Final mission of shuttle Discovery postponed until February
'Strong confidence' that leaky tank can be sorted out
Space shuttle Discovery will not now lift off on its final STS-133 mission to the International Space Station until 3 February at the earliest.
The venerable vehicle was grounded on November 5 when NASA discovered cracks in two of 108 U-shaped aluminium brackets, known as "stringers", located on the external fuel tank.
Subsequent repairs - involving patching up the stringers and reapplying protective external foam (see pic) - evidently proved unsatisfactory, since managers have "decided the analysis and tests required to launch Discovery safely are not complete".
The agency elaborates: "They are planning to conduct an instrumented test on the external fuel tank and structural evaluations on stringer test articles to determine whether the analysis is correct.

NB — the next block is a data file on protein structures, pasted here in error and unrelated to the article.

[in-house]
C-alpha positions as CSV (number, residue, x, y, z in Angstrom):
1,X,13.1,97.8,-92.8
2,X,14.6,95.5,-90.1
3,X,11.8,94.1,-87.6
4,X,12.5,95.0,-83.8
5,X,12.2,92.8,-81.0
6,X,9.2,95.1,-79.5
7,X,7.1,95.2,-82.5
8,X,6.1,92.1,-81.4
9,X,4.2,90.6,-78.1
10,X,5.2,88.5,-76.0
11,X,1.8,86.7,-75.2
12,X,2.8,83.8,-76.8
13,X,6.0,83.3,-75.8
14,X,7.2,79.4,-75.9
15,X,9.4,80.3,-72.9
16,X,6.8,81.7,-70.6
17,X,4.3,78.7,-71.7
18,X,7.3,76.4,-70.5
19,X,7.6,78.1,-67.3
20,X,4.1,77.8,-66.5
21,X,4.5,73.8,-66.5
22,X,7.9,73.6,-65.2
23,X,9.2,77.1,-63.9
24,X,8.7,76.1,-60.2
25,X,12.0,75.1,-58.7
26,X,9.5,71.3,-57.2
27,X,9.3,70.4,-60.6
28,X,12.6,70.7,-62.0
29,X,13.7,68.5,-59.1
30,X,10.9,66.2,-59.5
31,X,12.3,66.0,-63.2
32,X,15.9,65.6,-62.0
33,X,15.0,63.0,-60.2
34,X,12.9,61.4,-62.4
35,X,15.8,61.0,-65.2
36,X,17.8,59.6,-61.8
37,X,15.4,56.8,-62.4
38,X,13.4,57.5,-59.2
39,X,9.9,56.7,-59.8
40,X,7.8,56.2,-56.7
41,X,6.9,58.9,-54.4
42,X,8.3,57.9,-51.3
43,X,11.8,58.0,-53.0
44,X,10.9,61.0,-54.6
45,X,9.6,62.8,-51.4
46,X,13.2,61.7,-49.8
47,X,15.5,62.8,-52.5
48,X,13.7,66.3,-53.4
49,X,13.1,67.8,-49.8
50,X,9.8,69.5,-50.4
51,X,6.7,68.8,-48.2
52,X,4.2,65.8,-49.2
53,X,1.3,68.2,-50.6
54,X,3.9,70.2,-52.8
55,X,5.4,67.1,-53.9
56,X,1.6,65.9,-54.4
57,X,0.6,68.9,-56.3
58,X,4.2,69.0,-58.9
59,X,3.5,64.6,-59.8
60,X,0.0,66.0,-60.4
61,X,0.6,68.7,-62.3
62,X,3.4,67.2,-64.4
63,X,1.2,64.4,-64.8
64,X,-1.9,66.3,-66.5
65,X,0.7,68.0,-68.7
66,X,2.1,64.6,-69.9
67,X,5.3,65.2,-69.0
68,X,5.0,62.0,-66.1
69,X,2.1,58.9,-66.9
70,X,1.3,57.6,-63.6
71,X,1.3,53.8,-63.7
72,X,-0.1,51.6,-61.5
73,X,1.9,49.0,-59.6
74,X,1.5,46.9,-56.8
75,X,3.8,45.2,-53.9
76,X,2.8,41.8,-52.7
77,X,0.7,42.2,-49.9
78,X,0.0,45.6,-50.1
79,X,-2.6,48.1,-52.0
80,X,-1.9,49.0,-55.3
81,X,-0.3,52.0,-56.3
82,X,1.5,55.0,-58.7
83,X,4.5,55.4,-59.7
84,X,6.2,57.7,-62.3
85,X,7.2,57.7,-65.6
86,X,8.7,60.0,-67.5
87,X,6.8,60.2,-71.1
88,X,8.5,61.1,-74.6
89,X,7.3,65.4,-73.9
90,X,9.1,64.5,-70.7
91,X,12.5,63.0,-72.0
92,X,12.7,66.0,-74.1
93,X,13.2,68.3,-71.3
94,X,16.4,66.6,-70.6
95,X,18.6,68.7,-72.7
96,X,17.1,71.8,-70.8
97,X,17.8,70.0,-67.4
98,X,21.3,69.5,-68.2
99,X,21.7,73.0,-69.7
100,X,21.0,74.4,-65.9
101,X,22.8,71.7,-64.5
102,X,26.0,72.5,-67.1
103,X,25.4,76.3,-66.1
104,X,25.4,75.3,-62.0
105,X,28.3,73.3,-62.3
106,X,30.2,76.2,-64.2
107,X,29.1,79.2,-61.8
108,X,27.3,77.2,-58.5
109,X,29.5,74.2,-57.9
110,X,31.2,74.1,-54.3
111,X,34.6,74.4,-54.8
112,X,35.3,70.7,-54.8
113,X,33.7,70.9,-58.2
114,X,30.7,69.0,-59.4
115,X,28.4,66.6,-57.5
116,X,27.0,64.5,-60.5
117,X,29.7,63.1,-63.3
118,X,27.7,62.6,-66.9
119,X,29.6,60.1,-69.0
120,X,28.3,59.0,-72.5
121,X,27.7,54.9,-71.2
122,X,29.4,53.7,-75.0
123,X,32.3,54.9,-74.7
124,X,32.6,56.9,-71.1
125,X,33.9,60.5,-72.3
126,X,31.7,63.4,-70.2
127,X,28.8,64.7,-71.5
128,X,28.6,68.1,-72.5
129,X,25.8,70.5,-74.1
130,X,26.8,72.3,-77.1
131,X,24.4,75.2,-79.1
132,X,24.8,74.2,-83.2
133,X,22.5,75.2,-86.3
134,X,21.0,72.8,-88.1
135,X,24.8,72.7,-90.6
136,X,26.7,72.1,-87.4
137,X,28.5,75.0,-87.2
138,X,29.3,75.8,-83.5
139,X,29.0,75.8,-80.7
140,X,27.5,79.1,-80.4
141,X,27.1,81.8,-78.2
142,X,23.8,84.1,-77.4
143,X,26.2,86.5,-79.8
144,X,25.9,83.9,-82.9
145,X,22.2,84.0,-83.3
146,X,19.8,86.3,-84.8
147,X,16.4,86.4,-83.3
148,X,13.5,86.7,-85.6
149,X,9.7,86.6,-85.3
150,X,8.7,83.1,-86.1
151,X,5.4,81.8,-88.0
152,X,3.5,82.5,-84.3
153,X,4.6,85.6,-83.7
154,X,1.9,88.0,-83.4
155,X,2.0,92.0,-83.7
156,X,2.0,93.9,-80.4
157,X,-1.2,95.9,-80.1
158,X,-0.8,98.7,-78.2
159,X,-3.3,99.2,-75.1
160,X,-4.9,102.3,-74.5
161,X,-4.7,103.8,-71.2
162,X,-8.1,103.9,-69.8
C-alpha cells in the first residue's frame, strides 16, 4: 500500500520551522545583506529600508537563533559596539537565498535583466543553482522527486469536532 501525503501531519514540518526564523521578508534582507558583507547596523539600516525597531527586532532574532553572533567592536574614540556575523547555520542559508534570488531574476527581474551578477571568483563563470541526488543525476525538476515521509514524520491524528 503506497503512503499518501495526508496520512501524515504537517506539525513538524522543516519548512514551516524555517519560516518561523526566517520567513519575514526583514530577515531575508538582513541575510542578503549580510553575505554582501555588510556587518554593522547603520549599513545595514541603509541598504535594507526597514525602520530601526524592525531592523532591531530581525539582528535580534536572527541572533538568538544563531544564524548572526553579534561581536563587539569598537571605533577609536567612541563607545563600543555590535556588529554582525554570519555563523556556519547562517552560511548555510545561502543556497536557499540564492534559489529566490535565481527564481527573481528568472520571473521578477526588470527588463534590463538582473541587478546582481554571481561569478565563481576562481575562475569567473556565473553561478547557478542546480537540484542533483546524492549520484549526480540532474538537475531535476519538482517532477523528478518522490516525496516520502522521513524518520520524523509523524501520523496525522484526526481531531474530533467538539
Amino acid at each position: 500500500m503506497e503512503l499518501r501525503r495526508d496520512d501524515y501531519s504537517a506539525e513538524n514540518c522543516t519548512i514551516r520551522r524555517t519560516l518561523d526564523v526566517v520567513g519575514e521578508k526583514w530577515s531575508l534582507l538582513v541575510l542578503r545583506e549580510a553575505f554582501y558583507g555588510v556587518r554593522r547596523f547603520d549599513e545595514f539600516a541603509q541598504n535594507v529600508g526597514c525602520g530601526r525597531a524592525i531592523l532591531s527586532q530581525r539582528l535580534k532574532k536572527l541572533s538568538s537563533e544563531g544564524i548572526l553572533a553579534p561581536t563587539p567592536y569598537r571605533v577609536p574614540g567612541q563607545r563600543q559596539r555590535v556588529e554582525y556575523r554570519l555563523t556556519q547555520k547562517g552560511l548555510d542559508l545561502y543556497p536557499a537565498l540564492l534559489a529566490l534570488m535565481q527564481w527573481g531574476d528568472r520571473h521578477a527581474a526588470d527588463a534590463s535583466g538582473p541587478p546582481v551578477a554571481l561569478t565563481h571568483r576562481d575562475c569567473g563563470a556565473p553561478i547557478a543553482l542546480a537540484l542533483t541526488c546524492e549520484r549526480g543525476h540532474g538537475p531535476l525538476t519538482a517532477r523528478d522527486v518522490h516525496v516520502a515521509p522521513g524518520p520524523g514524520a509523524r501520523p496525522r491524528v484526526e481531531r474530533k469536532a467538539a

"Details and timelines for the tanking test are in work, but plans call for temperature and strain gauge measurements in the intertank region near the top of the tank during the test."
In summary, NASA will carry out tests on the stringers, both on site with Discovery and with duplicate components at its New Orleans manufacturing plant.
Shuttle program manager John Shannon admitted last Friday: "We've hit a point where there is no obvious answer to what occurred."
He did, however, add: "I have strong confidence this is a solvable problem."
The upshot of all this is the ISS will not be taking delivery of the converted multi-purpose logistics module Leonardo, now destined to become permanent extra storage at the orbiting outpost, until next year.
This delay has impacted on the final scheduled shuttle mission - Endeavour's STS-134 trip, originally slated for a February blast-off, but now knocked back until 1 April. ®
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